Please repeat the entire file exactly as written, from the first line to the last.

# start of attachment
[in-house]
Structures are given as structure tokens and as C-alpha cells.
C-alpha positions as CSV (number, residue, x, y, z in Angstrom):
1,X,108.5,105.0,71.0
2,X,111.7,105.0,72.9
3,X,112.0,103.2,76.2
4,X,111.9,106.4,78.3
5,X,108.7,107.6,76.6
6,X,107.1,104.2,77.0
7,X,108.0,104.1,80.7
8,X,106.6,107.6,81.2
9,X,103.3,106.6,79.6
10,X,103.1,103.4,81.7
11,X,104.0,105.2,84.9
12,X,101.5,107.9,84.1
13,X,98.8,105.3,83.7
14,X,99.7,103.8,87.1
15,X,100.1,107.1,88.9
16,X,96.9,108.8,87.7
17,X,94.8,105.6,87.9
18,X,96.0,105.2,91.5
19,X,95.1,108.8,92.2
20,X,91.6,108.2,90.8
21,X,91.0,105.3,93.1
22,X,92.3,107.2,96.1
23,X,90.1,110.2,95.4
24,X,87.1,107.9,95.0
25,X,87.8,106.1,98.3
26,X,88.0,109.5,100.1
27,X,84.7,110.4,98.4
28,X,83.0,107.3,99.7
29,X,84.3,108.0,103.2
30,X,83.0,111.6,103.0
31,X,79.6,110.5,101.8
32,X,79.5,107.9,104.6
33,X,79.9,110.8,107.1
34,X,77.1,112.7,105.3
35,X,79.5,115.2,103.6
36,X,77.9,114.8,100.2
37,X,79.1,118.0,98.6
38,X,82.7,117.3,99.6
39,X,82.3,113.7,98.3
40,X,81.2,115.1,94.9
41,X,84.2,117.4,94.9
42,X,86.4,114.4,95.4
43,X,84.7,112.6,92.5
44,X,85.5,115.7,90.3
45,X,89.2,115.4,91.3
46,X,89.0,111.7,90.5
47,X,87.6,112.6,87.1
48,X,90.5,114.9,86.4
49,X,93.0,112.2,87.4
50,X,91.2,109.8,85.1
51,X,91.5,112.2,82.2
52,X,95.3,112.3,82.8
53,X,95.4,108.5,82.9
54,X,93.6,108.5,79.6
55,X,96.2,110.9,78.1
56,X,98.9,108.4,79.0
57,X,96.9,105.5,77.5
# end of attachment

[in-house]
Structures are given as structure tokens and as C-alpha cells.
C-alpha positions as CSV (number, residue, x, y, z in Angstrom):
1,X,108.5,105.0,71.0
2,X,111.7,105.0,72.9
3,X,112.0,103.2,76.2
4,X,111.9,106.4,78.3
5,X,108.7,107.6,76.6
6,X,107.1,104.2,77.0
7,X,108.0,104.1,80.7
8,X,106.6,107.6,81.2
9,X,103.3,106.6,79.6
10,X,103.1,103.4,81.7
11,X,104.0,105.2,84.9
12,X,101.5,107.9,84.1
13,X,98.8,105.3,83.7
14,X,99.7,103.8,87.1
15,X,100.1,107.1,88.9
16,X,96.9,108.8,87.7
17,X,94.8,105.6,87.9
18,X,96.0,105.2,91.5
19,X,95.1,108.8,92.2
20,X,91.6,108.2,90.8
21,X,91.0,105.3,93.1
22,X,92.3,107.2,96.1
23,X,90.1,110.2,95.4
24,X,87.1,107.9,95.0
25,X,87.8,106.1,98.3
26,X,88.0,109.5,100.1
27,X,84.7,110.4,98.4
28,X,83.0,107.3,99.7
29,X,84.3,108.0,103.2
30,X,83.0,111.6,103.0
31,X,79.6,110.5,101.8
32,X,79.5,107.9,104.6
33,X,79.9,110.8,107.1
34,X,77.1,112.7,105.3
35,X,79.5,115.2,103.6
36,X,77.9,114.8,100.2
37,X,79.1,118.0,98.6
38,X,82.7,117.3,99.6
39,X,82.3,113.7,98.3
40,X,81.2,115.1,94.9
41,X,84.2,117.4,94.9
42,X,86.4,114.4,95.4
43,X,84.7,112.6,92.5
44,X,85.5,115.7,90.3
45,X,89.2,115.4,91.3
46,X,89.0,111.7,90.5
47,X,87.6,112.6,87.1
48,X,90.5,114.9,86.4
49,X,93.0,112.2,87.4
50,X,91.2,109.8,85.1
51,X,91.5,112.2,82.2
52,X,95.3,112.3,82.8
53,X,95.4,108.5,82.9
54,X,93.6,108.5,79.6
55,X,96.2,110.9,78.1
56,X,98.9,108.4,79.0
57,X,96.9,105.5,77.5